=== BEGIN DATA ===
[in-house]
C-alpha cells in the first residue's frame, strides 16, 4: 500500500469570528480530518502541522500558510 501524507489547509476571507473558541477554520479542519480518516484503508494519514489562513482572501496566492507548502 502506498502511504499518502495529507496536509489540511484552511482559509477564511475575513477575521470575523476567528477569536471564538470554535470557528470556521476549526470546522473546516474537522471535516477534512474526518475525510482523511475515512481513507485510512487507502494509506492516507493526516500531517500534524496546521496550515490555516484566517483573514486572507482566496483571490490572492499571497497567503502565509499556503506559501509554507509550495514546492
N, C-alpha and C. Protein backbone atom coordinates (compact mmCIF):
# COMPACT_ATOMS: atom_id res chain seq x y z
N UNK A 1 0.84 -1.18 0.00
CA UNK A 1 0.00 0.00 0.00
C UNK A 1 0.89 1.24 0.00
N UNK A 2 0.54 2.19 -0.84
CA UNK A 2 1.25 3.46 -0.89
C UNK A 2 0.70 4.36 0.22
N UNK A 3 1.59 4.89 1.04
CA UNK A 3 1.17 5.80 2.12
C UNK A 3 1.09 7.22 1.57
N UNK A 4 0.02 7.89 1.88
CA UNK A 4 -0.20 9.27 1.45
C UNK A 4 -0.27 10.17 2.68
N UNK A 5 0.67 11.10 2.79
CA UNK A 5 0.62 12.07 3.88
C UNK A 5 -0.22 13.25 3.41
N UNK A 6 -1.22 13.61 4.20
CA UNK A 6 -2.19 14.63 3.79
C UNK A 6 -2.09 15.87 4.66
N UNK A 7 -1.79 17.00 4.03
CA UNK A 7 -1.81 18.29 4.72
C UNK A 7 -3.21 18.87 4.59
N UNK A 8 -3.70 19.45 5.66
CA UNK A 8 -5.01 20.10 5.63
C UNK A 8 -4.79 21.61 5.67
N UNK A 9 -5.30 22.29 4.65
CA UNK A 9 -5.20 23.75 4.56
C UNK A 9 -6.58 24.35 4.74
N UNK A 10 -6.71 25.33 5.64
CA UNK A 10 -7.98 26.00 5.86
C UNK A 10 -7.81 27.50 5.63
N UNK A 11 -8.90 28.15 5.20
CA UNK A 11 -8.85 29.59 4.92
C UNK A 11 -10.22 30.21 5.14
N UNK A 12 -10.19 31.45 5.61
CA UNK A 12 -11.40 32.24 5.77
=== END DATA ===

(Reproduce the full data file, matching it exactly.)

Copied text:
[in-house]
C-alpha cells in the first residue's frame, strides 16, 4: 500500500469570528480530518502541522500558510 501524507489547509476571507473558541477554520479542519480518516484503508494519514489562513482572501496566492507548502 502506498502511504499518502495529507496536509489540511484552511482559509477564511475575513477575521470575523476567528477569536471564538470554535470557528470556521476549526470546522473546516474537522471535516477534512474526518475525510482523511475515512481513507485510512487507502494509506492516507493526516500531517500534524496546521496550515490555516484566517483573514486572507482566496483571490490572492499571497497567503502565509499556503506559501509554507509550495514546492
N, C-alpha and C. Protein backbone atom coordinates (compact mmCIF):
# COMPACT_ATOMS: atom_id res chain seq x y z
N UNK A 1 0.84 -1.18 0.00
CA UNK A 1 0.00 0.00 0.00
C UNK A 1 0.89 1.24 0.00
N UNK A 2 0.54 2.19 -0.84
CA UNK A 2 1.25 3.46 -0.89
C UNK A 2 0.70 4.36 0.22
N UNK A 3 1.59 4.89 1.04
CA UNK A 3 1.17 5.80 2.12
C UNK A 3 1.09 7.22 1.57
N UNK A 4 0.02 7.89 1.88
CA UNK A 4 -0.20 9.27 1.45
C UNK A 4 -0.27 10.17 2.68
N UNK A 5 0.67 11.10 2.79
CA UNK A 5 0.62 12.07 3.88
C UNK A 5 -0.22 13.25 3.41
N UNK A 6 -1.22 13.61 4.20
CA UNK A 6 -2.19 14.63 3.79
C UNK A 6 -2.09 15.87 4.66
N UNK A 7 -1.79 17.00 4.03
CA UNK A 7 -1.81 18.29 4.72
C UNK A 7 -3.21 18.87 4.59
N UNK A 8 -3.70 19.45 5.66
CA UNK A 8 -5.01 20.10 5.63
C UNK A 8 -4.79 21.61 5.67
N UNK A 9 -5.30 22.29 4.65
CA UNK A 9 -5.20 23.75 4.56
C UNK A 9 -6.58 24.35 4.74
N UNK A 10 -6.71 25.33 5.64
CA UNK A 10 -7.98 26.00 5.86
C UNK A 10 -7.81 27.50 5.63
N UNK A 11 -8.90 28.15 5.20
CA UNK A 11 -8.85 29.59 4.92
C UNK A 11 -10.22 30.21 5.14
N UNK A 12 -10.19 31.45 5.61
CA UNK A 12 -11.40 32.24 5.77